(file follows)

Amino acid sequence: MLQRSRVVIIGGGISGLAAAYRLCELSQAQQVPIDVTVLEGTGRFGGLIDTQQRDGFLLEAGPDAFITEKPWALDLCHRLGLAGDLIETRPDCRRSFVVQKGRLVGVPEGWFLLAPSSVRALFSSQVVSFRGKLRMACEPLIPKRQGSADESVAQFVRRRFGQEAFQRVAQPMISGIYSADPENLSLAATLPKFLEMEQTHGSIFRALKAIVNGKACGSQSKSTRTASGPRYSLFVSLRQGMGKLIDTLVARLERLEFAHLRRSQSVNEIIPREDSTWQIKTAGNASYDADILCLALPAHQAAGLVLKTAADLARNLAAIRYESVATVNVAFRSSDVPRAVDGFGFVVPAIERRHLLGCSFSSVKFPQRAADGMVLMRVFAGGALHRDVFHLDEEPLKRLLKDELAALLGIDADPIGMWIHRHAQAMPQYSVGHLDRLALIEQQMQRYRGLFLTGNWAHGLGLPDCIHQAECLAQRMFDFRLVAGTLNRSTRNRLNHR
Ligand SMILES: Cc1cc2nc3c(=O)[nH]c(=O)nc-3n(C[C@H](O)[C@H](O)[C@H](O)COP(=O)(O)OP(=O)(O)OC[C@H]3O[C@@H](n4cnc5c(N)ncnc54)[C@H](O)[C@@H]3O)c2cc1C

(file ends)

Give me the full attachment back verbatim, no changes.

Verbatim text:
Amino acid sequence: MLQRSRVVIIGGGISGLAAAYRLCELSQAQQVPIDVTVLEGTGRFGGLIDTQQRDGFLLEAGPDAFITEKPWALDLCHRLGLAGDLIETRPDCRRSFVVQKGRLVGVPEGWFLLAPSSVRALFSSQVVSFRGKLRMACEPLIPKRQGSADESVAQFVRRRFGQEAFQRVAQPMISGIYSADPENLSLAATLPKFLEMEQTHGSIFRALKAIVNGKACGSQSKSTRTASGPRYSLFVSLRQGMGKLIDTLVARLERLEFAHLRRSQSVNEIIPREDSTWQIKTAGNASYDADILCLALPAHQAAGLVLKTAADLARNLAAIRYESVATVNVAFRSSDVPRAVDGFGFVVPAIERRHLLGCSFSSVKFPQRAADGMVLMRVFAGGALHRDVFHLDEEPLKRLLKDELAALLGIDADPIGMWIHRHAQAMPQYSVGHLDRLALIEQQMQRYRGLFLTGNWAHGLGLPDCIHQAECLAQRMFDFRLVAGTLNRSTRNRLNHR
Ligand SMILES: Cc1cc2nc3c(=O)[nH]c(=O)nc-3n(C[C@H](O)[C@H](O)[C@H](O)COP(=O)(O)OP(=O)(O)OC[C@H]3O[C@@H](n4cnc5c(N)ncnc54)[C@H](O)[C@@H]3O)c2cc1C